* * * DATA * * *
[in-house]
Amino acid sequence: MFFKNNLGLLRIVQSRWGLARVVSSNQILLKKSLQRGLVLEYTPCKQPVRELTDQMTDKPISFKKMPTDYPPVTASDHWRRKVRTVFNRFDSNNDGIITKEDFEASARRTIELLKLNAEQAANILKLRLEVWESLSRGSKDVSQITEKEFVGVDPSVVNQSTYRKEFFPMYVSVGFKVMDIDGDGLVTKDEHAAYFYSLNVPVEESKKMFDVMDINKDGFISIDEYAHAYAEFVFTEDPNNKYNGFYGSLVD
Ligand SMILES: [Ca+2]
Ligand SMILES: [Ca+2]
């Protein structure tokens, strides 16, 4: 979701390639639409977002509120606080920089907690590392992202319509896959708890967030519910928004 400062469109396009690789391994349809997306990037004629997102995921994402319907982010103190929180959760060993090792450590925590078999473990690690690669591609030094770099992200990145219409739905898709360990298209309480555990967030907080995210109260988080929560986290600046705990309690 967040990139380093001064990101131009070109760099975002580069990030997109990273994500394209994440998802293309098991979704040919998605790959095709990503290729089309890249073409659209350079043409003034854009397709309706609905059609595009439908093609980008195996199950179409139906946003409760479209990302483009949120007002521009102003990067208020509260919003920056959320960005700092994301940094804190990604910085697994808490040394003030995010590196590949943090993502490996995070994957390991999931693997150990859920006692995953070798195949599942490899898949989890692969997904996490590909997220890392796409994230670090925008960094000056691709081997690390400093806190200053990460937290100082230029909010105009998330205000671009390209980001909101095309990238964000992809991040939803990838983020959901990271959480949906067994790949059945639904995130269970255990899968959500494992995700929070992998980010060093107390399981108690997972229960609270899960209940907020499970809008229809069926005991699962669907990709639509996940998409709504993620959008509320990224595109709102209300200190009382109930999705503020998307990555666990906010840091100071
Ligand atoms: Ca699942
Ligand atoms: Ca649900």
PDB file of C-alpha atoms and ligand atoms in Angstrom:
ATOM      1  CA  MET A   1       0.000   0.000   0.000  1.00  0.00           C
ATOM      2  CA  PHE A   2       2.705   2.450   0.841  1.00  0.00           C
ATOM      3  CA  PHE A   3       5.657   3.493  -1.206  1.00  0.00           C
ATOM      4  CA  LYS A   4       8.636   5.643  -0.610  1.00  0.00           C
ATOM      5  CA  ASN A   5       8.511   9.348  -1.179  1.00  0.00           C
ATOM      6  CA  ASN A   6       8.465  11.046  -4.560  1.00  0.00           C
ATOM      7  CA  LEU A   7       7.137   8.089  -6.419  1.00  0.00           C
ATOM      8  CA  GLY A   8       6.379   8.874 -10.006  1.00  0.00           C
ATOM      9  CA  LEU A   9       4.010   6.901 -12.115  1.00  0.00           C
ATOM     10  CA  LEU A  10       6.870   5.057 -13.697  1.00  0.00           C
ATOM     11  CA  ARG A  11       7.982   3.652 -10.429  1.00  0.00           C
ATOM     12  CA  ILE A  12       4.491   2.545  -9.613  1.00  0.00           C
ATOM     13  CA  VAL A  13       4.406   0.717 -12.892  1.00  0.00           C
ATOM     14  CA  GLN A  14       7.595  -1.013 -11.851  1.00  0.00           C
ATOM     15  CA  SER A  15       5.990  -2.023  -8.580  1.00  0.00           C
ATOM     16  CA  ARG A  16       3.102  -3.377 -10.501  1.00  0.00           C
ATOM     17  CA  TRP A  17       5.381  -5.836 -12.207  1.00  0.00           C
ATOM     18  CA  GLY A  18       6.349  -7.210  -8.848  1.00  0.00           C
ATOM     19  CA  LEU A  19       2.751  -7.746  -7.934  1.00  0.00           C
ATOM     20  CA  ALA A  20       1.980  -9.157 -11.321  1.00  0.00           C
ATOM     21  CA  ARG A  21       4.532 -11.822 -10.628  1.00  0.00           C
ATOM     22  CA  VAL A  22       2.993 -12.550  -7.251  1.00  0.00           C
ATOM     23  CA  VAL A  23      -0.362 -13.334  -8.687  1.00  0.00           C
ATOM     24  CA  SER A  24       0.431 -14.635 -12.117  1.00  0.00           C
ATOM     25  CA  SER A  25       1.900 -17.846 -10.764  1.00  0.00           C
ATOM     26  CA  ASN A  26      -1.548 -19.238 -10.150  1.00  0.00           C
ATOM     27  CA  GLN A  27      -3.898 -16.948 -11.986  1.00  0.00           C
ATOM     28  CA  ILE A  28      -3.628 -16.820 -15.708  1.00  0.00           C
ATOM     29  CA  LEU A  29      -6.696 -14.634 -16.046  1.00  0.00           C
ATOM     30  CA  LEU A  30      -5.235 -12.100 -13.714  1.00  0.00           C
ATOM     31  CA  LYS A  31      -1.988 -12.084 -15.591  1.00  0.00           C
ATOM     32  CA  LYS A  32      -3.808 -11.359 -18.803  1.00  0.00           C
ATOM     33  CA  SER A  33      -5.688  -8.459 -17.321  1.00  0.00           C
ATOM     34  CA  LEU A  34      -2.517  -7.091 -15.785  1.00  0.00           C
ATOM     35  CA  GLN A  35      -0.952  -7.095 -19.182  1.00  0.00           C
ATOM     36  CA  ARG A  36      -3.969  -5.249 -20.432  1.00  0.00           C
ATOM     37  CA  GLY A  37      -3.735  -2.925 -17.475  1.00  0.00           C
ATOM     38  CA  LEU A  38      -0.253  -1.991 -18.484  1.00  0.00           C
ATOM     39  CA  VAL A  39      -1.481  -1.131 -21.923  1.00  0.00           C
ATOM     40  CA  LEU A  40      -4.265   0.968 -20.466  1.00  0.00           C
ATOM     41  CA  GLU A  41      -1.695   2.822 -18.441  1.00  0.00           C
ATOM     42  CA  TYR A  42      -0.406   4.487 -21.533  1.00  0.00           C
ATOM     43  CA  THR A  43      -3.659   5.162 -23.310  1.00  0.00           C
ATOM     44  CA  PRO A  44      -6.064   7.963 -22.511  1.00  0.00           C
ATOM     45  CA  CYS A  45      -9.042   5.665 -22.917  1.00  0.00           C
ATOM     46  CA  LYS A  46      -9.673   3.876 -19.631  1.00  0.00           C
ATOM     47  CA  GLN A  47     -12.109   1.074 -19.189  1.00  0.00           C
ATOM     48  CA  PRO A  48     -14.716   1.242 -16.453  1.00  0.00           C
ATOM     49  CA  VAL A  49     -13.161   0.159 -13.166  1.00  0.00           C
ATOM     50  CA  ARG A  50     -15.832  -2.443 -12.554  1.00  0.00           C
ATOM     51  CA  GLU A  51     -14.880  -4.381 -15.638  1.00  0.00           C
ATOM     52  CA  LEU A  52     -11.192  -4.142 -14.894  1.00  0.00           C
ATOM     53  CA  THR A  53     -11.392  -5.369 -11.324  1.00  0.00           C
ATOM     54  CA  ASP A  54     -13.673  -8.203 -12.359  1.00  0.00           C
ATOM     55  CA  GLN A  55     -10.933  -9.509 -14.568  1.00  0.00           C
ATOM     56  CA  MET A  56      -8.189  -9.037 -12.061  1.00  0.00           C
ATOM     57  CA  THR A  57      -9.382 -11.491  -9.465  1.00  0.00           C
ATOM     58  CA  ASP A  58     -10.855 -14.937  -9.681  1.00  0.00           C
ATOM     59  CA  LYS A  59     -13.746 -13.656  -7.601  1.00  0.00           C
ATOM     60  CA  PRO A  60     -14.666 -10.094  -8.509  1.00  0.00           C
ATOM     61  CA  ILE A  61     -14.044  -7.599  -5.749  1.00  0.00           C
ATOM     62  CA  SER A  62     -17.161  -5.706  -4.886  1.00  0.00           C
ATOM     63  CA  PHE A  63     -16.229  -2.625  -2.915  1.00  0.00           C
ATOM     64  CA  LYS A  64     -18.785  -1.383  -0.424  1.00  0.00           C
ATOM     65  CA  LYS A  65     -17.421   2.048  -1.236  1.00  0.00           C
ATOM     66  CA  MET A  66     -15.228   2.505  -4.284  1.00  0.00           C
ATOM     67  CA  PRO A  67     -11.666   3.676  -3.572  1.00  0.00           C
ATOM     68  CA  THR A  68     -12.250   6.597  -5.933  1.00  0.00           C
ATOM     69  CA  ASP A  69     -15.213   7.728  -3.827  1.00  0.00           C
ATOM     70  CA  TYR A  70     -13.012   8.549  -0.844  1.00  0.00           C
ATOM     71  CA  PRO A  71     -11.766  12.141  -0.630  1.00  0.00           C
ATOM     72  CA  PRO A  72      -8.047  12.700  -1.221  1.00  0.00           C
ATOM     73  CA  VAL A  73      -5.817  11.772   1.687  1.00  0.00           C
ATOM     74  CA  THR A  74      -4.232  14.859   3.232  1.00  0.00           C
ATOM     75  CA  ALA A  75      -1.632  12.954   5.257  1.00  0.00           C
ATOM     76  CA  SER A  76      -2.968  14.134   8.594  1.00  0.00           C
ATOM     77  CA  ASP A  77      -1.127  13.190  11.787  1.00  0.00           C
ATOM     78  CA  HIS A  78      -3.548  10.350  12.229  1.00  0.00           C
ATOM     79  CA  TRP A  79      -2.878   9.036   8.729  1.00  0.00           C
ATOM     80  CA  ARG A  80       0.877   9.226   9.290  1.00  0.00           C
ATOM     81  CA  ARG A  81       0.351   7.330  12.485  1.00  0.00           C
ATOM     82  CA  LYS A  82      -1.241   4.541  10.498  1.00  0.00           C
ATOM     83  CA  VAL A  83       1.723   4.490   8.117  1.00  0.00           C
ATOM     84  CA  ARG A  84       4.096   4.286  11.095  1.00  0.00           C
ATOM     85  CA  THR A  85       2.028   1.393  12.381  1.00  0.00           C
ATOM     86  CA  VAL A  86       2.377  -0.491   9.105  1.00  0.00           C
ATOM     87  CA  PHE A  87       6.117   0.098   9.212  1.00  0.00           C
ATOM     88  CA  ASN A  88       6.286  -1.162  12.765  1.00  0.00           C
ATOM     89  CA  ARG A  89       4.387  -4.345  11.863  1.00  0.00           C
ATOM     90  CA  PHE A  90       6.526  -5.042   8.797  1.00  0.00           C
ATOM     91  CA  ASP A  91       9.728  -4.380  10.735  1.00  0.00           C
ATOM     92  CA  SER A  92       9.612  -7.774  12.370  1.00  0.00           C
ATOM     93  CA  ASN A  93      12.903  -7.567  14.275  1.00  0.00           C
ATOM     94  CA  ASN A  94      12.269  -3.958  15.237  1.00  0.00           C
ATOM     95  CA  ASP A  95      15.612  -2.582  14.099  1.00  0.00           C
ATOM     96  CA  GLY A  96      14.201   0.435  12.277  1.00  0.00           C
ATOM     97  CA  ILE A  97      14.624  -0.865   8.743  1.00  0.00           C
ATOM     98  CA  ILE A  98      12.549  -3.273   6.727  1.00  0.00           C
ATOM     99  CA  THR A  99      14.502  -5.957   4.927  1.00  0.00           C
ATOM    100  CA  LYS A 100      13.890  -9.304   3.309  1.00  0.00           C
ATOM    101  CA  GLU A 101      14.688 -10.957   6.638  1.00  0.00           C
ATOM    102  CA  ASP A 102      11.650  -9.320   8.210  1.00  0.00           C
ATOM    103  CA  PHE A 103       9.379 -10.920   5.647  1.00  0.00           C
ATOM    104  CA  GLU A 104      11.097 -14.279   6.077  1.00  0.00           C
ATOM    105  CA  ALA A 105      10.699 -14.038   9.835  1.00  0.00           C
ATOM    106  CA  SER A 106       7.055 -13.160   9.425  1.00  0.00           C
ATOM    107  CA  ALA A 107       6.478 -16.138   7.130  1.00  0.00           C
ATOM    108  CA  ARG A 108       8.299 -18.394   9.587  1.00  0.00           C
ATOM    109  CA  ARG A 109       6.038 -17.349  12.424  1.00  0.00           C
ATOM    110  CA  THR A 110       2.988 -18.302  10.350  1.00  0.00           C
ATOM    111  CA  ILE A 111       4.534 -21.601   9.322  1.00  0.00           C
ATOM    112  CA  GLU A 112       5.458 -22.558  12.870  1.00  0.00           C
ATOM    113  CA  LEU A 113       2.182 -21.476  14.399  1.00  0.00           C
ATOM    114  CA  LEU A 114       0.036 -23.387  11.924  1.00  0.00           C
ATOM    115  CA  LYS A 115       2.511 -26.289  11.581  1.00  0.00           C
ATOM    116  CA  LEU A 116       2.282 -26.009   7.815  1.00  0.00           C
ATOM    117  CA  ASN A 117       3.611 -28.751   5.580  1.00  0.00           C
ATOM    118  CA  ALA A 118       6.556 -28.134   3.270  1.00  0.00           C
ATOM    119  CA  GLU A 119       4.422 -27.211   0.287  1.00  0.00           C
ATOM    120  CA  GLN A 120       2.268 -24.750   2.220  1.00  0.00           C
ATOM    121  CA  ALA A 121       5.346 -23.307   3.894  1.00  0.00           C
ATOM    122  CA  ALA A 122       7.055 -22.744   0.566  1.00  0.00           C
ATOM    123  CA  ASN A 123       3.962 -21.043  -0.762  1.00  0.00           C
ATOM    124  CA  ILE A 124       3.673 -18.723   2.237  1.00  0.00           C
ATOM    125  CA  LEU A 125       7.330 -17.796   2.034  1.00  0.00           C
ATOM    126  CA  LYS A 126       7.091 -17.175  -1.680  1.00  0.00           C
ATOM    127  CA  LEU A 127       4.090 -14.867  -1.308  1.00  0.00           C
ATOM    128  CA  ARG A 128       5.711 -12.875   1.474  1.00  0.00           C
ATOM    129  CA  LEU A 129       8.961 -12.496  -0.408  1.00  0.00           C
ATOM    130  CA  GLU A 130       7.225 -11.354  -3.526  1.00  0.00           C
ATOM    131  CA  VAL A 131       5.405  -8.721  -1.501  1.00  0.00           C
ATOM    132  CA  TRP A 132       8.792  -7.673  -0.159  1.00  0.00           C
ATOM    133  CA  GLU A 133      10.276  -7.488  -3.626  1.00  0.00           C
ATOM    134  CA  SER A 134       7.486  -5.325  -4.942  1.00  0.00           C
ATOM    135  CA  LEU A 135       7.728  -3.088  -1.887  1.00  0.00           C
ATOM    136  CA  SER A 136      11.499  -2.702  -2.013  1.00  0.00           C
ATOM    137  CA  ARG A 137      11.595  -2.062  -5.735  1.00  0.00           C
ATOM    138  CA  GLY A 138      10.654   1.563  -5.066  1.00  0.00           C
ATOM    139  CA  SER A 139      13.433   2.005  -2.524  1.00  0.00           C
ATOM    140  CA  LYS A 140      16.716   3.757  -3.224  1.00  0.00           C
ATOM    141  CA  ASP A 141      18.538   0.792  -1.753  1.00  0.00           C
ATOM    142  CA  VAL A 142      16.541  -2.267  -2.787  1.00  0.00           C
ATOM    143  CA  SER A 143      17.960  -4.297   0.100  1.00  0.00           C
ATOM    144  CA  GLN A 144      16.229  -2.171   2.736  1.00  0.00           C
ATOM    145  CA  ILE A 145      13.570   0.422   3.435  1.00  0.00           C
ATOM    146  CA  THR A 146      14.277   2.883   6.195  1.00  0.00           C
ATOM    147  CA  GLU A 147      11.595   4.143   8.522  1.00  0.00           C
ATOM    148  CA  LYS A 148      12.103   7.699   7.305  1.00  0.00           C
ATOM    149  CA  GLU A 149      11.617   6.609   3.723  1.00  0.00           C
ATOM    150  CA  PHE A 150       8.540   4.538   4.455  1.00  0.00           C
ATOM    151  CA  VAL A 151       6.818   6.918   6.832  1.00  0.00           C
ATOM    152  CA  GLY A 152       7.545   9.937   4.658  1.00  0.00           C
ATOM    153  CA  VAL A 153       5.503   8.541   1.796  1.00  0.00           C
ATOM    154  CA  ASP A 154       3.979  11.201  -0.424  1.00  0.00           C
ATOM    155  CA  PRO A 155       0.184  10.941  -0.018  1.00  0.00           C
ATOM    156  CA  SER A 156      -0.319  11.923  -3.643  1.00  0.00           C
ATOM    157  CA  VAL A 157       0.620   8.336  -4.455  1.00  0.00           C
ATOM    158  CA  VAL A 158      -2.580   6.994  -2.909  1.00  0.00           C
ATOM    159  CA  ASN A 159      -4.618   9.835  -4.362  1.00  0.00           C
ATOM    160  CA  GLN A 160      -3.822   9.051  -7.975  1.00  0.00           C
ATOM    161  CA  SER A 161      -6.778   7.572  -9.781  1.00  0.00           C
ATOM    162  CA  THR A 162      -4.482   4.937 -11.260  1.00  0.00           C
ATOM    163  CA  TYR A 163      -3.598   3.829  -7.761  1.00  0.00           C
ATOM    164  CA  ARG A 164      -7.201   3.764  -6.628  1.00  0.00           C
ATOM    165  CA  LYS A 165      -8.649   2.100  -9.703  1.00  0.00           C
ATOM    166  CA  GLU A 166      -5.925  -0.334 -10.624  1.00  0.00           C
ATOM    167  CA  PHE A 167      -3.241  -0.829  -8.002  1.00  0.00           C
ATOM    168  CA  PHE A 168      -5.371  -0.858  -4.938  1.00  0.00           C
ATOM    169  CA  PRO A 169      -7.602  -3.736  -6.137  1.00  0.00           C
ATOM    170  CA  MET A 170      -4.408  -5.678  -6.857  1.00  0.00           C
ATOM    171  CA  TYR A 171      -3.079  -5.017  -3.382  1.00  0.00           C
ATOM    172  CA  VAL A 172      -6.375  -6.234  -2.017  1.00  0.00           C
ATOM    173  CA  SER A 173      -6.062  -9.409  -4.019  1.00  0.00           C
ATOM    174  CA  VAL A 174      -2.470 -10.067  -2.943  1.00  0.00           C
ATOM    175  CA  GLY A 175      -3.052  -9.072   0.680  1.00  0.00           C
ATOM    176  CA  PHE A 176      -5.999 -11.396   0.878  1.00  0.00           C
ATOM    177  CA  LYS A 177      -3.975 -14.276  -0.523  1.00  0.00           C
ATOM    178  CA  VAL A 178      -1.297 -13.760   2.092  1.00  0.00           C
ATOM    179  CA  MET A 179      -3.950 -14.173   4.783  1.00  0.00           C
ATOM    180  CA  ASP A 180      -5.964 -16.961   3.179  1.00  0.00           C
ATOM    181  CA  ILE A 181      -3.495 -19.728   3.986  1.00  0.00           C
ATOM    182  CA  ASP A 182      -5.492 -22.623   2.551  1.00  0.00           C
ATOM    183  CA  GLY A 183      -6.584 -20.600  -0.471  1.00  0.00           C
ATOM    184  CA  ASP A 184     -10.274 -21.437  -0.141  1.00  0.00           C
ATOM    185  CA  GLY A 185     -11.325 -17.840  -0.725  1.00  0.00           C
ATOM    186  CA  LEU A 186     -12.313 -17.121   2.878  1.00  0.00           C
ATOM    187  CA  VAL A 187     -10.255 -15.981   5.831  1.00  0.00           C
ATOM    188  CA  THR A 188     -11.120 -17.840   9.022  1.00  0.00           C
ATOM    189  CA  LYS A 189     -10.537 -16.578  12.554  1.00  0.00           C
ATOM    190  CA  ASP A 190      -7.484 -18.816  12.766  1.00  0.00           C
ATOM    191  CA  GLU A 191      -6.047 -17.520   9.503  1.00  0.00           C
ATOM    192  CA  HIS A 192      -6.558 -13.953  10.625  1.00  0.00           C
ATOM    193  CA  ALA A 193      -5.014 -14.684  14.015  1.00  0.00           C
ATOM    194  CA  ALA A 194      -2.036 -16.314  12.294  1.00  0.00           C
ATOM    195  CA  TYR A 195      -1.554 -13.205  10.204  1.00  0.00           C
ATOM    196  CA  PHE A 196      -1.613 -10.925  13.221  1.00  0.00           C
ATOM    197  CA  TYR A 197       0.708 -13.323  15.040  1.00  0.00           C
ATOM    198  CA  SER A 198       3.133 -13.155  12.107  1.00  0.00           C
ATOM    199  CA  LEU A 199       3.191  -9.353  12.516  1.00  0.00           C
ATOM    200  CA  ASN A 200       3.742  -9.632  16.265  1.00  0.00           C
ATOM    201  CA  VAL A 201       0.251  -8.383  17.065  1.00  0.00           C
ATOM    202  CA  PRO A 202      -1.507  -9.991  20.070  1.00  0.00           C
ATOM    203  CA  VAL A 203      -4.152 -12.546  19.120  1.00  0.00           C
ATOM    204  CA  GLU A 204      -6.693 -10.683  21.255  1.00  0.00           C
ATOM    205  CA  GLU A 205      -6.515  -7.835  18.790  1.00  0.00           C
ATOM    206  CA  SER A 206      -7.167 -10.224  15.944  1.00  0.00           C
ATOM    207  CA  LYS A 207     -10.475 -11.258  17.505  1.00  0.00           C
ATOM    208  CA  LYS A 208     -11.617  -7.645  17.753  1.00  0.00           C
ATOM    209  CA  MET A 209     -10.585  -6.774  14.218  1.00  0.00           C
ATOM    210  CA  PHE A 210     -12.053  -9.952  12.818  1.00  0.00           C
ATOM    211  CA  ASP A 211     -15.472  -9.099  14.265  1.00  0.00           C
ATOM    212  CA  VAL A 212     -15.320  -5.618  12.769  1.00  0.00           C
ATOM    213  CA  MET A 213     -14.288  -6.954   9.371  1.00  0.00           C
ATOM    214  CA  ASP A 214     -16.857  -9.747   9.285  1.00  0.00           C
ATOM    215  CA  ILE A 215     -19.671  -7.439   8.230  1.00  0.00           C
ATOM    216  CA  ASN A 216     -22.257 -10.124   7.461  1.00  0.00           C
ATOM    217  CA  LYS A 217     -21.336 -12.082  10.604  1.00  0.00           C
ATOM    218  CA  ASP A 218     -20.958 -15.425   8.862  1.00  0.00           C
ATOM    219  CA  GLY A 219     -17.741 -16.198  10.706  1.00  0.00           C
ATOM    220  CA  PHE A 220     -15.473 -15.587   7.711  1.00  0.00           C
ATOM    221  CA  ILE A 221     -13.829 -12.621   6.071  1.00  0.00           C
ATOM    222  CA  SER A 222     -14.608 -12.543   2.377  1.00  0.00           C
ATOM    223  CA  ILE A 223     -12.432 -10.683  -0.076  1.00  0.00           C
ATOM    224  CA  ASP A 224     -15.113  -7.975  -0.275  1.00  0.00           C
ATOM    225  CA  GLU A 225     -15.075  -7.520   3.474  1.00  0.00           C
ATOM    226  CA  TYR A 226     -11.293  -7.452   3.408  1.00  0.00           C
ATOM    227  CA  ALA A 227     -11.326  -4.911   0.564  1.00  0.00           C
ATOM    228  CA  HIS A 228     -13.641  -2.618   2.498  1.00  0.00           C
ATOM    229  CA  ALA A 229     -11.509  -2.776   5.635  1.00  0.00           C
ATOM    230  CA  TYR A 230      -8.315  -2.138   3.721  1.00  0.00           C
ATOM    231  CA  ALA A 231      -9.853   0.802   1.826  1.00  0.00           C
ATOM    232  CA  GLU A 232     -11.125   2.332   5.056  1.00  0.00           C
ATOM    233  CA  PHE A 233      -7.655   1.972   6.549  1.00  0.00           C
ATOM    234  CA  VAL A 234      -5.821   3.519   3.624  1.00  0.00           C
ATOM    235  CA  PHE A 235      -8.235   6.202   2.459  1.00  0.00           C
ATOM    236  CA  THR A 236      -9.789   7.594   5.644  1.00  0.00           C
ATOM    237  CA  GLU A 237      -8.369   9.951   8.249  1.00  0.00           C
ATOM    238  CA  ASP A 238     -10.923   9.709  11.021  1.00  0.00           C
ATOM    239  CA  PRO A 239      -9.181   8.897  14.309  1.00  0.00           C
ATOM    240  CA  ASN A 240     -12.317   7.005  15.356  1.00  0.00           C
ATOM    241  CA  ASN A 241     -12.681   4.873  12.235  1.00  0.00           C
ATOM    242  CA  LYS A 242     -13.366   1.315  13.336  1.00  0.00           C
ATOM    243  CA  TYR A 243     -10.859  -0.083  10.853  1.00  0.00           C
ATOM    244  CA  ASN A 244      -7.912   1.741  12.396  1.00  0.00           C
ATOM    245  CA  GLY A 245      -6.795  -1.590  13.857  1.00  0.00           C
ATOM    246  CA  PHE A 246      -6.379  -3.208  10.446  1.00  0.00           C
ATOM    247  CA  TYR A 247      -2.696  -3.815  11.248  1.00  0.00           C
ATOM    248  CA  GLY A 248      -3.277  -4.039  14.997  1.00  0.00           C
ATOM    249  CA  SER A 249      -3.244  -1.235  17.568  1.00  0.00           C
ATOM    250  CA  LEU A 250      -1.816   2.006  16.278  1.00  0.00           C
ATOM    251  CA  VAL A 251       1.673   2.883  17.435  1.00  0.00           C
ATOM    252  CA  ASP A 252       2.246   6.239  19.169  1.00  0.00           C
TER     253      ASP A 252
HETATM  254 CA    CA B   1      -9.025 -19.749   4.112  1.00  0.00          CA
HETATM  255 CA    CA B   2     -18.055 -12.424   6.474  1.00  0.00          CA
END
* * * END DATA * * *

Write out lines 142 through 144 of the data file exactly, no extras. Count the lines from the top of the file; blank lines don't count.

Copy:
ATOM    134  CA  SER A 134       7.486  -5.325  -4.942  1.00  0.00           C
ATOM    135  CA  LEU A 135       7.728  -3.088  -1.887  1.00  0.00           C
ATOM    136  CA  SER A 136      11.499  -2.702  -2.013  1.00  0.00           C